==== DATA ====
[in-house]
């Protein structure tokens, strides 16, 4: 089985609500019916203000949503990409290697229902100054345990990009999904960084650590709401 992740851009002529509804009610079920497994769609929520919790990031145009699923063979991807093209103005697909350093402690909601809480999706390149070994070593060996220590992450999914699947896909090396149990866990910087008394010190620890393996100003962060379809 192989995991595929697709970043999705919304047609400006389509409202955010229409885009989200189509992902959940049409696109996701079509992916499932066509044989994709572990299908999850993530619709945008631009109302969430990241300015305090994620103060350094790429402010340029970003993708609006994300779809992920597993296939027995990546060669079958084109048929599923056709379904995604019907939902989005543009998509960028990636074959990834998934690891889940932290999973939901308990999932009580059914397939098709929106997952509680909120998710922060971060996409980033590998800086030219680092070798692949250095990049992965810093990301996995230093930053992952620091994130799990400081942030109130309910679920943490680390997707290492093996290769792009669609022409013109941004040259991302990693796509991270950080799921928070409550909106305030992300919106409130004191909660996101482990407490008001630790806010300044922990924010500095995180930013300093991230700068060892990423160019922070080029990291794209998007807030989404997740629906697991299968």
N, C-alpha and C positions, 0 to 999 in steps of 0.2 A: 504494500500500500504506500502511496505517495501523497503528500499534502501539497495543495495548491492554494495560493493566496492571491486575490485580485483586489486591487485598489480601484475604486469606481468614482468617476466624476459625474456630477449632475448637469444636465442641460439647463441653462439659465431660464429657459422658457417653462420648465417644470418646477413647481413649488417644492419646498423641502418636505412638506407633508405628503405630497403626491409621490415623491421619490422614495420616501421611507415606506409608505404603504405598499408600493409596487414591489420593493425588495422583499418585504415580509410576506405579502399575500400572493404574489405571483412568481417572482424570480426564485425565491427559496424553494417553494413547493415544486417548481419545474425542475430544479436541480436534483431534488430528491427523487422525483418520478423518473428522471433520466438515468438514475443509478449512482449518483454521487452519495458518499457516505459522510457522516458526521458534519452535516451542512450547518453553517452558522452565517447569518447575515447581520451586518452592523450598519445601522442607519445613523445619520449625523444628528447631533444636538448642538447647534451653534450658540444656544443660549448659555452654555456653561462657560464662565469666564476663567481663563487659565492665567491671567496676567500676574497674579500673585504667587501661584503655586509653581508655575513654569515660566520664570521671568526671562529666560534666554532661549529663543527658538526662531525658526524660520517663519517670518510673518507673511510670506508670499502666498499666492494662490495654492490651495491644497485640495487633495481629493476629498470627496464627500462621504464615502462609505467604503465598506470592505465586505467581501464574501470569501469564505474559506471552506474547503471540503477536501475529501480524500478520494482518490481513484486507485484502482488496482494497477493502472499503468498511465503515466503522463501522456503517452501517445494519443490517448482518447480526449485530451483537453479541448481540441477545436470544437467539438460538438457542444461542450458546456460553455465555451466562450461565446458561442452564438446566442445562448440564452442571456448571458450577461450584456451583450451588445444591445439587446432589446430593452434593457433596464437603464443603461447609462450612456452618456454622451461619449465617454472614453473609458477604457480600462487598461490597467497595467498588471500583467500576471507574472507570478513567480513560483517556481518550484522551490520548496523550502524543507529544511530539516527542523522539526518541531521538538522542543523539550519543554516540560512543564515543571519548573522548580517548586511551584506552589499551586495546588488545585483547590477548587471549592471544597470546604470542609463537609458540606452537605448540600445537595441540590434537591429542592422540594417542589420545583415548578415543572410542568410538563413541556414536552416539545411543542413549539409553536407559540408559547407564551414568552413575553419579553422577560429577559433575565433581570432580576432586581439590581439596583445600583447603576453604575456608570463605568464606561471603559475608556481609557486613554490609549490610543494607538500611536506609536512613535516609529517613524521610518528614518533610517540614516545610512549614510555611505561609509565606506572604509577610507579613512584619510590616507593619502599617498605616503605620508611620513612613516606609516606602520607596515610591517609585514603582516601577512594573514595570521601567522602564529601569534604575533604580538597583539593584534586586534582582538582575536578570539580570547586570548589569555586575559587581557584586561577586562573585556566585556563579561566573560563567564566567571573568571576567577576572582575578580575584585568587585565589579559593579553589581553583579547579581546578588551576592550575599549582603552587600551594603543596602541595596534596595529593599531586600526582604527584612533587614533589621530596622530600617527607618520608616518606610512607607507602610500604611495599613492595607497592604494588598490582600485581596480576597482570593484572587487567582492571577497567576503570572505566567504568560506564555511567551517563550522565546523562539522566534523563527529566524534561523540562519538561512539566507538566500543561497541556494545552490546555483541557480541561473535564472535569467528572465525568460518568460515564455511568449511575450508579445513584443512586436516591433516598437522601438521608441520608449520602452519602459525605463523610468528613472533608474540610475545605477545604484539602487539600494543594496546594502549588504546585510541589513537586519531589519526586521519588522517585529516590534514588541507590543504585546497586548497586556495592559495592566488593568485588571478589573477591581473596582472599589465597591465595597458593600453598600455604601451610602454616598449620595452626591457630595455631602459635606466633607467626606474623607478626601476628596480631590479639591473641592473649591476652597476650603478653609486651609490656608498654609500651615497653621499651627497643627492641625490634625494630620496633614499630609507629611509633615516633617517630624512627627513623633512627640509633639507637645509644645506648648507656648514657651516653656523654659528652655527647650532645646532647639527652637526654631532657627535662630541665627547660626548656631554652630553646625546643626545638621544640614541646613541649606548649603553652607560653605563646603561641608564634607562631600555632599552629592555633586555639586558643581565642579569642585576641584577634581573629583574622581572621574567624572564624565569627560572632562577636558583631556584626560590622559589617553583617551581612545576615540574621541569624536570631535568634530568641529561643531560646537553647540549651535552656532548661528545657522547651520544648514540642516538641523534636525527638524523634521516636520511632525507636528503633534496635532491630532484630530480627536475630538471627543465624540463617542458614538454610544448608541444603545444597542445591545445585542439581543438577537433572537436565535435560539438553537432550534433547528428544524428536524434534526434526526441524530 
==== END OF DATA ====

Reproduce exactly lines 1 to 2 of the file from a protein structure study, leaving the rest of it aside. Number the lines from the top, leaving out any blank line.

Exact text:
[in-house]
């Protein structure tokens, strides 16, 4: 089985609500019916203000949503990409290697229902100054345990990009999904960084650590709401 992740851009002529509804009610079920497994769609929520919790990031145009699923063979991807093209103005697909350093402690909601809480999706390149070994070593060996220590992450999914699947896909090396149990866990910087008394010190620890393996100003962060379809 192989995991595929697709970043999705919304047609400006389509409202955010229409885009989200189509992902959940049409696109996701079509992916499932066509044989994709572990299908999850993530619709945008631009109302969430990241300015305090994620103060350094790429402010340029970003993708609006994300779809992920597993296939027995990546060669079958084109048929599923056709379904995604019907939902989005543009998509960028990636074959990834998934690891889940932290999973939901308990999932009580059914397939098709929106997952509680909120998710922060971060996409980033590998800086030219680092070798692949250095990049992965810093990301996995230093930053992952620091994130799990400081942030109130309910679920943490680390997707290492093996290769792009669609022409013109941004040259991302990693796509991270950080799921928070409550909106305030992300919106409130004191909660996101482990407490008001630790806010300044922990924010500095995180930013300093991230700068060892990423160019922070080029990291794209998007807030989404997740629906697991299968």